Sankey, Callier battle to replace Polk at Washington
Washington football fans attending today’s open practice at Memorial Stadium will undoubtedly pay close attention to the tailback spot, where Jesse Callier and Bishop Sankey (Gonzaga Prep) are competing to replace Chris Polk.
The workout begins at 11 a.m. and is one of just two chances UW fans have to see the Huskies this spring. The tailback competition is one that is certain to stretch into the fall, and might never have as clear a winner as was the case the past three years, when Polk dominated the position as few others have in UW history.
“Right now, those (Callier and Sankey) would be the guys that would be 1A and 1B,” running backs coach Joel Thomas told reporters after Friday’s practice. “And I’ll let you guys decide (which is which). But it’s been a competitive battle. I really like the energy and the effort they bring every single day. They are serious about taking the job over. One of them is going to do it.”
Just how much one or the other takes it over is the question. Thomas said it’s “safe to say” the carries will be distributed more evenly than the past three years, then adds: “But who knows? When I first got here I didn’t think Chris was going to carry the ball as many times, as well. We were sprinkling in other guys and he kind of took the job over. It may be a 55-45 deal, 60-40, I don’t know.”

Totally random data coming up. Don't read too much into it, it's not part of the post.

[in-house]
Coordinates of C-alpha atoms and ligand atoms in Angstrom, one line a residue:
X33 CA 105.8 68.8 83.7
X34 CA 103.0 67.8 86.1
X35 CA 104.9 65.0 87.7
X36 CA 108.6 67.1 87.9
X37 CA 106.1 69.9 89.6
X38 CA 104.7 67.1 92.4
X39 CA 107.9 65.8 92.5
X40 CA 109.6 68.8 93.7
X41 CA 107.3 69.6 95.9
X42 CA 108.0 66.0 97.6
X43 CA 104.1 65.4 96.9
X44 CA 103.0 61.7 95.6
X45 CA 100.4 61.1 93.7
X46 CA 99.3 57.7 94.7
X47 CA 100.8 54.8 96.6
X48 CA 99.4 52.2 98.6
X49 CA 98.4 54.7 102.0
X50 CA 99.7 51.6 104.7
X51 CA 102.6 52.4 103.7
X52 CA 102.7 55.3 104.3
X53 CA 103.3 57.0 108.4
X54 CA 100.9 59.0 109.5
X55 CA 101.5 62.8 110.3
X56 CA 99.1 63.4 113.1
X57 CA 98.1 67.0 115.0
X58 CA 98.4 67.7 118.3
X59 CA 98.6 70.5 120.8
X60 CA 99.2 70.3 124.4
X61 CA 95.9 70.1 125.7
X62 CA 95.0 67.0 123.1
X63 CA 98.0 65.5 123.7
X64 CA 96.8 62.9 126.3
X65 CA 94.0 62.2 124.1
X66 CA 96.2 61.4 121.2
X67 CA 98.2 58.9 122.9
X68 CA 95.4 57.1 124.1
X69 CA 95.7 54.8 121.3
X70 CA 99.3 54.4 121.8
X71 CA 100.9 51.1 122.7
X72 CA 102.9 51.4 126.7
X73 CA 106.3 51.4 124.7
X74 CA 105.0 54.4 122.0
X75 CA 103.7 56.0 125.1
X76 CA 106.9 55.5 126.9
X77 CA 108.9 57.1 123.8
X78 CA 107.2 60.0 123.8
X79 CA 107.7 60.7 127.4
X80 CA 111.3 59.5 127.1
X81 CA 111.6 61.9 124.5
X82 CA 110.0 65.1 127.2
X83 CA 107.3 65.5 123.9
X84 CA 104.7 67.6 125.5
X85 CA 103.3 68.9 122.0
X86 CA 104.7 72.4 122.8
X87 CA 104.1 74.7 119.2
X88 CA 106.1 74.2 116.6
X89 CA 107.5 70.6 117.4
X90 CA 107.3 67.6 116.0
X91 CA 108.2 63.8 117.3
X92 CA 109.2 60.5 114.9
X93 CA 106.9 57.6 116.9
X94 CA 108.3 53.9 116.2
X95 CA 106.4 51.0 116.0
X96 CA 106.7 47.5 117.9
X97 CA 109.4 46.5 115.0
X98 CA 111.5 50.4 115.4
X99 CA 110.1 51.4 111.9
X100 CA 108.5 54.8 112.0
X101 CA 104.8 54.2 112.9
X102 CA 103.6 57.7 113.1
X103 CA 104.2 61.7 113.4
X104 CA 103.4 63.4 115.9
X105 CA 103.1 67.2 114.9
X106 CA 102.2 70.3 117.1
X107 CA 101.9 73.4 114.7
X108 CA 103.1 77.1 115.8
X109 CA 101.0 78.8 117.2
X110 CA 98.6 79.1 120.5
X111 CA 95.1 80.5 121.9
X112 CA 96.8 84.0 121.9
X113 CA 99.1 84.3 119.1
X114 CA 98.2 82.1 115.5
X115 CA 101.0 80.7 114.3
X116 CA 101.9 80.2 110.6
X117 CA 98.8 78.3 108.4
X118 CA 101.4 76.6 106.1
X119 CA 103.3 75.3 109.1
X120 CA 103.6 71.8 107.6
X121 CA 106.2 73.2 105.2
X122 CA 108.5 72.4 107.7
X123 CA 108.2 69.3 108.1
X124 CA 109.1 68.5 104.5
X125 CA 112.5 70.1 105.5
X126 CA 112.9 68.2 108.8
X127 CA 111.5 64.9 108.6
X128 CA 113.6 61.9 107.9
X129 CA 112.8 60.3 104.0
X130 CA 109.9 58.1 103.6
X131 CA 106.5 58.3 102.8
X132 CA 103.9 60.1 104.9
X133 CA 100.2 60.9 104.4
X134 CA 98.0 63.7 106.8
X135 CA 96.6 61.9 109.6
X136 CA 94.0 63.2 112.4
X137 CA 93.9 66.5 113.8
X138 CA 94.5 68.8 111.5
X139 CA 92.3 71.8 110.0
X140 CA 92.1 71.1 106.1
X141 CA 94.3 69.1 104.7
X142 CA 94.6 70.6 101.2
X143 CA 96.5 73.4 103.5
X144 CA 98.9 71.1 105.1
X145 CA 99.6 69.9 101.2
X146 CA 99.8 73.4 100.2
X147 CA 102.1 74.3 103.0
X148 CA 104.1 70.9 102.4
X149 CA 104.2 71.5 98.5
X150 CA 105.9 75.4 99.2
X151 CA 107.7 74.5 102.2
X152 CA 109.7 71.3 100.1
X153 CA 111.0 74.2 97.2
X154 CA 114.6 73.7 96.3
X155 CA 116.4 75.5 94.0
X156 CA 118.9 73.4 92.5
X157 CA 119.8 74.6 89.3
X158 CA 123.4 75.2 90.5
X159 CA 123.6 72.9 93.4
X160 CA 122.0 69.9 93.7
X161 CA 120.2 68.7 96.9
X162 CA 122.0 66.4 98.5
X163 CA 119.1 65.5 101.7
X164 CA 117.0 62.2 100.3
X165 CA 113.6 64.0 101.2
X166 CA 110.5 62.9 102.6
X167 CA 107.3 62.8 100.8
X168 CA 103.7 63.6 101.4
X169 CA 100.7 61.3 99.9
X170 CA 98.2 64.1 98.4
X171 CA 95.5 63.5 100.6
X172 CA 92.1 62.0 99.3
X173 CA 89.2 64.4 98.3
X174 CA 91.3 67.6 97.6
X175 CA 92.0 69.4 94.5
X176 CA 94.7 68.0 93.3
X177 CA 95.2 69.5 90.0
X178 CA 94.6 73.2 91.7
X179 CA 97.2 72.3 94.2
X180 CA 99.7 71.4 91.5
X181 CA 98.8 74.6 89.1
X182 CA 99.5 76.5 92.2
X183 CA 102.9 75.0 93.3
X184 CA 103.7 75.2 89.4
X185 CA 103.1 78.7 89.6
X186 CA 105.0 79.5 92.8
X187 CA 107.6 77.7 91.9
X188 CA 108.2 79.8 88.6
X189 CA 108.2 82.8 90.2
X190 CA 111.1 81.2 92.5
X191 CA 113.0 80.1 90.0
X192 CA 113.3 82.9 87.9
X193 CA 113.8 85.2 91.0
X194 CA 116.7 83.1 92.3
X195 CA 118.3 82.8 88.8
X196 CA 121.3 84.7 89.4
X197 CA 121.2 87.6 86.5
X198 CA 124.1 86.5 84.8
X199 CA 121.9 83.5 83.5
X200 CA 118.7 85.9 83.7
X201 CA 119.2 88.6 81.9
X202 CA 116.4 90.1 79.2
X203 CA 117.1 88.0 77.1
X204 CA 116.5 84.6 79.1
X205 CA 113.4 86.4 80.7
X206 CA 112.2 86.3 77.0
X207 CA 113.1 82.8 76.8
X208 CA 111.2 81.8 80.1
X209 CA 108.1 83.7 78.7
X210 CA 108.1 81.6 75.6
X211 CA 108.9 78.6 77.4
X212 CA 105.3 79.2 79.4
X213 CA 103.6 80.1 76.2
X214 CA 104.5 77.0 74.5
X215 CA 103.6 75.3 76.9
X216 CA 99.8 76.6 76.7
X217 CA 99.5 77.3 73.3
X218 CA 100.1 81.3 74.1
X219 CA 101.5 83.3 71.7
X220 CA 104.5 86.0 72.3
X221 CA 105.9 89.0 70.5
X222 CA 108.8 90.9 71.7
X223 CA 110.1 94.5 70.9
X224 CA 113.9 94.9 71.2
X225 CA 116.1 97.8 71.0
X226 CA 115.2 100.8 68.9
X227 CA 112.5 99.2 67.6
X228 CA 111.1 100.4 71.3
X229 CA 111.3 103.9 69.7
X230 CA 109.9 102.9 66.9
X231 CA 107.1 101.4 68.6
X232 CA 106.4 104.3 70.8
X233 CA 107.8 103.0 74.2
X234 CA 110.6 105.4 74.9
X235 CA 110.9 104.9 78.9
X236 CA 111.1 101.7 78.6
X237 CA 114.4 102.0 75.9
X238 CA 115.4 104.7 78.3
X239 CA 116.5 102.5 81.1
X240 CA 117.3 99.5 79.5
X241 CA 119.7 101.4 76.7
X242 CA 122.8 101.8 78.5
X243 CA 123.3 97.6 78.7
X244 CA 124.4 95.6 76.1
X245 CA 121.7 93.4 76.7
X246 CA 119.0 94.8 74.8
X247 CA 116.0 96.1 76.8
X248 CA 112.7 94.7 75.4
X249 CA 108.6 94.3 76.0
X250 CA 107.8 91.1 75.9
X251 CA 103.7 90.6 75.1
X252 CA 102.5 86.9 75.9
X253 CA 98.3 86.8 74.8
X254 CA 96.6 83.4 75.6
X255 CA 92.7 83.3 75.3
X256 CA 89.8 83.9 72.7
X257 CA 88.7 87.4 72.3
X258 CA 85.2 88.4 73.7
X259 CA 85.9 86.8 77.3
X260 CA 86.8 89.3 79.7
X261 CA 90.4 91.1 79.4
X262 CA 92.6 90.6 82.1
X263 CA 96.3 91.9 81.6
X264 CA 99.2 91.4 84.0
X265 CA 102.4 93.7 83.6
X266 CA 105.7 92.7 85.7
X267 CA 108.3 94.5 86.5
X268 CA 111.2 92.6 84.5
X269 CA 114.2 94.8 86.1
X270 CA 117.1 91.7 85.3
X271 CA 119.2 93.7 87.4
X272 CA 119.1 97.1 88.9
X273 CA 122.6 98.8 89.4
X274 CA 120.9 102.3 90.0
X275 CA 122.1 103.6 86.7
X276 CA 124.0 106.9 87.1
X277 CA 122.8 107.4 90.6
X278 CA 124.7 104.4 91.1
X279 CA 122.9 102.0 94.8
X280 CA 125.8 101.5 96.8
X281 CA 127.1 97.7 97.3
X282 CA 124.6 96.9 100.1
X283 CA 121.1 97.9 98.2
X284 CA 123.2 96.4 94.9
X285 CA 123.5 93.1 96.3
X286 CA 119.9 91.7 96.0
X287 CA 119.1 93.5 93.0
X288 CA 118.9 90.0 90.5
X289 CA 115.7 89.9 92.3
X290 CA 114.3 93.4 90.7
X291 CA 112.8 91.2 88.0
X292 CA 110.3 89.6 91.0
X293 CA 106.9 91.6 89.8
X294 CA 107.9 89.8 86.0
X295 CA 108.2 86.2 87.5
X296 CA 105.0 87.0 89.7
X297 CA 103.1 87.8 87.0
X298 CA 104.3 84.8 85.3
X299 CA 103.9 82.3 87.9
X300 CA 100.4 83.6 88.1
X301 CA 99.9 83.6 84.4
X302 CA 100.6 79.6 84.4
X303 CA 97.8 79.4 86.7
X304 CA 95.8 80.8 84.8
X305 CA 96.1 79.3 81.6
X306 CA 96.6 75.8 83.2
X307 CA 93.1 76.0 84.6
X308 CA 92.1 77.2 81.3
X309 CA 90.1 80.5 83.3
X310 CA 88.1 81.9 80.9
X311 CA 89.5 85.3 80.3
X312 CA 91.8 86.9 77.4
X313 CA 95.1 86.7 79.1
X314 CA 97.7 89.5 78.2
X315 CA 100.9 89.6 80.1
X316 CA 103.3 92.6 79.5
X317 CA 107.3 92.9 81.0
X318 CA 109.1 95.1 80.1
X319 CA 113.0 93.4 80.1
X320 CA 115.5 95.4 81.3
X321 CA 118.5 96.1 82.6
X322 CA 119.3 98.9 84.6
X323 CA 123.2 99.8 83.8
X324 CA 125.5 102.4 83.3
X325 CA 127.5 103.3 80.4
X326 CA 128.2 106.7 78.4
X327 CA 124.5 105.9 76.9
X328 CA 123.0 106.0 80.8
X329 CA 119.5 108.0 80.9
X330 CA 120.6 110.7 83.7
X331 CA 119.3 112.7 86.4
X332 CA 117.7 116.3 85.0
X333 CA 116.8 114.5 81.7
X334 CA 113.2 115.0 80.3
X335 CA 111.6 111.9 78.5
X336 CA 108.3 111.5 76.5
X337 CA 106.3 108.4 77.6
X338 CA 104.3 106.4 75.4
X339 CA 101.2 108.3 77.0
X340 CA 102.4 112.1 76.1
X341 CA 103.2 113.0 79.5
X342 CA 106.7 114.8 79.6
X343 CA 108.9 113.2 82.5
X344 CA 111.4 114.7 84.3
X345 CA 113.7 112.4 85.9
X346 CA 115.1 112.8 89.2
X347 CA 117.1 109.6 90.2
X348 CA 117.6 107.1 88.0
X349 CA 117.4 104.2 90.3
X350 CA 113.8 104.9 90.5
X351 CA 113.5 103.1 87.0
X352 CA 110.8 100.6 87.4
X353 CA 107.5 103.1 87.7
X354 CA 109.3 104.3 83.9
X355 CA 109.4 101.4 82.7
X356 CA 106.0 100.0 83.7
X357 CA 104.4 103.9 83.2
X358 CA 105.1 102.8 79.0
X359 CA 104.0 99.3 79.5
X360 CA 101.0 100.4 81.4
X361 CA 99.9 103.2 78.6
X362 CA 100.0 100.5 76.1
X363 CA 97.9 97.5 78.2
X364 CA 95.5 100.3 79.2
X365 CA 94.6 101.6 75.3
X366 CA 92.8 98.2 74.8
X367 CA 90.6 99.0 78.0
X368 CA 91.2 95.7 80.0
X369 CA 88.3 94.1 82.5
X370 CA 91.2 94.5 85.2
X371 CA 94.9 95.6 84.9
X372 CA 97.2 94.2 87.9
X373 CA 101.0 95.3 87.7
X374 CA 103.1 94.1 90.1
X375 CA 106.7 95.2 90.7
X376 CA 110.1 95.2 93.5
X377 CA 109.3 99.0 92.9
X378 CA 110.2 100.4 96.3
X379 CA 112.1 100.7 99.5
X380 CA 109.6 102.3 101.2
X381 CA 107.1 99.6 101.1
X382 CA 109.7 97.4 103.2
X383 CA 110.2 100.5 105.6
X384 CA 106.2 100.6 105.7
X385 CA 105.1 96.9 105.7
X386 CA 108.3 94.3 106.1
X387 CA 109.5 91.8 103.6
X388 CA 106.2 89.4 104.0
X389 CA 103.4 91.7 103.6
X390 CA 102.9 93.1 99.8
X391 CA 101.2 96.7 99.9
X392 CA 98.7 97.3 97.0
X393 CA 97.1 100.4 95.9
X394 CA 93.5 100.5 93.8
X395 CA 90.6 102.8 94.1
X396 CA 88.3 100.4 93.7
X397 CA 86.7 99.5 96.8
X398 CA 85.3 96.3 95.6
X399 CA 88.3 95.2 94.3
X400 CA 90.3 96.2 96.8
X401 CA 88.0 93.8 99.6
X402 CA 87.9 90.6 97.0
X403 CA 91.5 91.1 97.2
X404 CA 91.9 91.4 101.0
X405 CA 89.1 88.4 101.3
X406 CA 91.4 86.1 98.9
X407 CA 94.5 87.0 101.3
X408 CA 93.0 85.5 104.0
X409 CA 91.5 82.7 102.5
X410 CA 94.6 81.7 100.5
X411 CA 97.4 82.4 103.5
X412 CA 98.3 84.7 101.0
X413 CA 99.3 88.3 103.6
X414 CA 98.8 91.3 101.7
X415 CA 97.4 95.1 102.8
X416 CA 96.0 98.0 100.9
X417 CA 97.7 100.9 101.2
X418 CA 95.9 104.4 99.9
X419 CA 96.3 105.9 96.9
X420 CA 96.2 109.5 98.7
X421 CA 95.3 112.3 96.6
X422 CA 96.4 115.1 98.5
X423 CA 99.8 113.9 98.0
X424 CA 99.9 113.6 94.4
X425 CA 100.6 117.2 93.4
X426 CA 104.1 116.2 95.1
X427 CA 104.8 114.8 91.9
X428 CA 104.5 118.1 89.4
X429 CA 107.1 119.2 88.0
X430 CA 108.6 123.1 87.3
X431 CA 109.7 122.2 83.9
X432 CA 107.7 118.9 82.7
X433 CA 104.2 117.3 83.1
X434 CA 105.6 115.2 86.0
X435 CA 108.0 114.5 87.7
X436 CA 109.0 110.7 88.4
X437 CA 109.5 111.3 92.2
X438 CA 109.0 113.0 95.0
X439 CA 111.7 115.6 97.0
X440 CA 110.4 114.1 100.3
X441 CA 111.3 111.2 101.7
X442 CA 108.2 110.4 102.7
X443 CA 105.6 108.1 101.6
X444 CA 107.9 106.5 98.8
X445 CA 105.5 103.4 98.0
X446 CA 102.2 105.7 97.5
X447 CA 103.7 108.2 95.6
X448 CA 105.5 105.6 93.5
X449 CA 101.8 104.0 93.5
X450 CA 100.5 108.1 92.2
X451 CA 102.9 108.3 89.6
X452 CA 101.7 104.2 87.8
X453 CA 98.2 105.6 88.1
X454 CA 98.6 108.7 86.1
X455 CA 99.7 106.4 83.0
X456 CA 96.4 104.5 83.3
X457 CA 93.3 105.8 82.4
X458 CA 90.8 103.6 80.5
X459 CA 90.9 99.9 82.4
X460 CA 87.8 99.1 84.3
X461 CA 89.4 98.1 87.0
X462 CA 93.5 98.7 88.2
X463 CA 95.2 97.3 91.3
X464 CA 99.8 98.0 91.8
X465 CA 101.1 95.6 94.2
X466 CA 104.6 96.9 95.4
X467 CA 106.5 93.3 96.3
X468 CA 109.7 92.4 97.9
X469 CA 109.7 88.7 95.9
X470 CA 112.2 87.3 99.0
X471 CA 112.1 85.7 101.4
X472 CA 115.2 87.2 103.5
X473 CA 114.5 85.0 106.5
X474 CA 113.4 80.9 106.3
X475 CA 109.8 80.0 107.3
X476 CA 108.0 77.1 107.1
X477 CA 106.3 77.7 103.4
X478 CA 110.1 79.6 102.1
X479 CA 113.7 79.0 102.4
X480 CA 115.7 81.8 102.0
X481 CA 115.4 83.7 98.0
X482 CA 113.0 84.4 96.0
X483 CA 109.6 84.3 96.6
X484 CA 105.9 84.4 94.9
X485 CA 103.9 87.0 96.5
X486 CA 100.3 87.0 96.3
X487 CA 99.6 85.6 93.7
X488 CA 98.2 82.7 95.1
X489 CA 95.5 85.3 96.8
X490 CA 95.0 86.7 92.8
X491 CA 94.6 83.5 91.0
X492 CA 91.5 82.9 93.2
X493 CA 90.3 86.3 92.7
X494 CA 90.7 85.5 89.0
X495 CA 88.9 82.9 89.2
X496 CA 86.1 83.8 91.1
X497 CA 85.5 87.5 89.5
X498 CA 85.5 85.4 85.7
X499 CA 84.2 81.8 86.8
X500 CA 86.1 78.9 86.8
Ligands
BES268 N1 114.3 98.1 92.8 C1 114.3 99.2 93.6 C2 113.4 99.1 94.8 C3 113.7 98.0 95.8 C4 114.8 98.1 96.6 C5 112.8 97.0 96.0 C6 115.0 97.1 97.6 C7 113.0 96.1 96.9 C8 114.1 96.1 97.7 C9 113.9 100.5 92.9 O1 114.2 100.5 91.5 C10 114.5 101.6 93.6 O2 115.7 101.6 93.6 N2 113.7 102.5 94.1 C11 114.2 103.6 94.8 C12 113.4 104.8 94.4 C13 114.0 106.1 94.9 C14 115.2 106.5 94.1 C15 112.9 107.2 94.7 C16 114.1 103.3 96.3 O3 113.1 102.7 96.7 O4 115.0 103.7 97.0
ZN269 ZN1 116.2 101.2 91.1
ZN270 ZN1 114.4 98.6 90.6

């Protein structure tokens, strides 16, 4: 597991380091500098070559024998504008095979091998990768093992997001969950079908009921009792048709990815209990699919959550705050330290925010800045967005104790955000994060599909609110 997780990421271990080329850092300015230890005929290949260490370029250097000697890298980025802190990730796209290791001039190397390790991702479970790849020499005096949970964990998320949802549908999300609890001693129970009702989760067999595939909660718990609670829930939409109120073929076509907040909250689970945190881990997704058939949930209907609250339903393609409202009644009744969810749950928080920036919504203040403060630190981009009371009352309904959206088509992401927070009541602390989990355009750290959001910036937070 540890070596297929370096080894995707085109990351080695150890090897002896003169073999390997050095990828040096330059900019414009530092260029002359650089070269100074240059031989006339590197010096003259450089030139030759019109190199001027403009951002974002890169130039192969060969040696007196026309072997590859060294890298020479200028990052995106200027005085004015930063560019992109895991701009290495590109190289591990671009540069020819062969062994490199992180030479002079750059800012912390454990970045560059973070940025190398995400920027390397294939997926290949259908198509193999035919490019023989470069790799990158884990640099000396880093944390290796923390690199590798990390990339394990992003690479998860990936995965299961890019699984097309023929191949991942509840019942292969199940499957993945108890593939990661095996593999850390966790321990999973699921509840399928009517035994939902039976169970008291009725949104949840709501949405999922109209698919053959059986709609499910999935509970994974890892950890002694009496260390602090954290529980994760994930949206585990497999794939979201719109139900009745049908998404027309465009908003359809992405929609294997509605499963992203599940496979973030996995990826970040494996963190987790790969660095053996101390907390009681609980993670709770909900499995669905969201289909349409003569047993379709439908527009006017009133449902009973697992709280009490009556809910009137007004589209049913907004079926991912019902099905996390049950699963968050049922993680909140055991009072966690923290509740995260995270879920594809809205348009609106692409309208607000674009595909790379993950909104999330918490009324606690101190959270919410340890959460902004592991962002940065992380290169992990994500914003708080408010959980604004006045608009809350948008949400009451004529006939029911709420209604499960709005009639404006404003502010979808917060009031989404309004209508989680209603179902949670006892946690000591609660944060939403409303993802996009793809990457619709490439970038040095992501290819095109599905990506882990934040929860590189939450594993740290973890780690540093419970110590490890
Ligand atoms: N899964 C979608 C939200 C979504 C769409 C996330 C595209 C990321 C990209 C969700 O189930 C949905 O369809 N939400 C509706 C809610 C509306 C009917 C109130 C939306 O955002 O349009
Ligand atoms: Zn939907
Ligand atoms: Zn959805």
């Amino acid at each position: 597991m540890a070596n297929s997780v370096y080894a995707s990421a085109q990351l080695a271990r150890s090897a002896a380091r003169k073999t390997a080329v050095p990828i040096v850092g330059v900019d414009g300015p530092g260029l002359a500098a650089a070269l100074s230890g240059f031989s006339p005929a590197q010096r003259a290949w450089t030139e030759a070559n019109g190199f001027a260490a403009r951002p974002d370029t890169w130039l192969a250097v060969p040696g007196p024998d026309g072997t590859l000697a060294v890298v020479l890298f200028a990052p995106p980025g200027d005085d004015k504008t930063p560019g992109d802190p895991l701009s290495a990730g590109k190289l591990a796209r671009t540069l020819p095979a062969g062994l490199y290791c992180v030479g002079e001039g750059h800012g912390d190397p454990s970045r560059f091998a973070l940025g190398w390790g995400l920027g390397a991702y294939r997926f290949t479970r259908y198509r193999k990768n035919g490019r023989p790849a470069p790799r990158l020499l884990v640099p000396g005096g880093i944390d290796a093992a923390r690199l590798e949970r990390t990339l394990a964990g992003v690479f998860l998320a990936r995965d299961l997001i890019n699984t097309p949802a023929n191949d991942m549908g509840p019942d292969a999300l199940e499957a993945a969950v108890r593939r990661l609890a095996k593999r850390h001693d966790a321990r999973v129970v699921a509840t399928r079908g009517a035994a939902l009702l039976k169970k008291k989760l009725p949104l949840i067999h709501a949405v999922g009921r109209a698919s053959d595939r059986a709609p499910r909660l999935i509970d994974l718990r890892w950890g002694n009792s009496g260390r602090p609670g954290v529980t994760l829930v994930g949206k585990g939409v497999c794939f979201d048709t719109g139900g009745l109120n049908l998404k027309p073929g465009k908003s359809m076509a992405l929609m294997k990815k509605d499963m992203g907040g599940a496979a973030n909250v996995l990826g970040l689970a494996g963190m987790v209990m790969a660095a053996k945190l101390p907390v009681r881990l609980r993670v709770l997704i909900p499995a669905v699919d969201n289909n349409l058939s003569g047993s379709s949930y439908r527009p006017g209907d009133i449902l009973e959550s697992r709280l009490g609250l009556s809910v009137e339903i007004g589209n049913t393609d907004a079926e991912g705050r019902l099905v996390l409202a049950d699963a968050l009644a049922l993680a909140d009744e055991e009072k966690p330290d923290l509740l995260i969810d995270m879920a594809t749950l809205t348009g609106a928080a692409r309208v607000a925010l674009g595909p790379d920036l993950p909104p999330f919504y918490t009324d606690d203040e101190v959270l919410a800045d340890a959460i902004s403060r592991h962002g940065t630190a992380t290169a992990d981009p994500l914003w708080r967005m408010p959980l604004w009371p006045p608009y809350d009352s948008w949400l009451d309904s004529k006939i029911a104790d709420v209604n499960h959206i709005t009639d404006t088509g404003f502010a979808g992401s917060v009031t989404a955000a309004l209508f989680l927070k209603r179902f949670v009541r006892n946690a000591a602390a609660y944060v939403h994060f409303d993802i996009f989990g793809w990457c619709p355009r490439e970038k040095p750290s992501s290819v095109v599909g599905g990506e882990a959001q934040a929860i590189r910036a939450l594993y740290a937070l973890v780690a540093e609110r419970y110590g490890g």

Polk, considered a second- or third-round pick in next week’s NFL draft, left UW with one year of eligibility left after rushing for 1,000 yards for three consecutive years. Napoleon Kaufman is the only other UW running back to top the 1,000-yard mark three times.
Polk carried a heavier load than just about any UW tailback. Polk got 779 of UW’s 1,323 rushing attempts the past three years, or 58.8 percent. By comparison, Kaufman got 663 out of 1,452 available attempts in 1992, 1993 and 1994, 45.6 percent.
Sankey rushed for 187 yards on 28 carries last season as a freshman and has continued to improve in his first spring with the Huskies.
“Bishop is starting to become a stronger, more confident tailback,” Thomas said.
Each running back candidate has put on a little weight, though neither is quite up to Polk’s 222. Callier said he’s at 205 and Sankey is at 200, hoping to be 205 by the fall.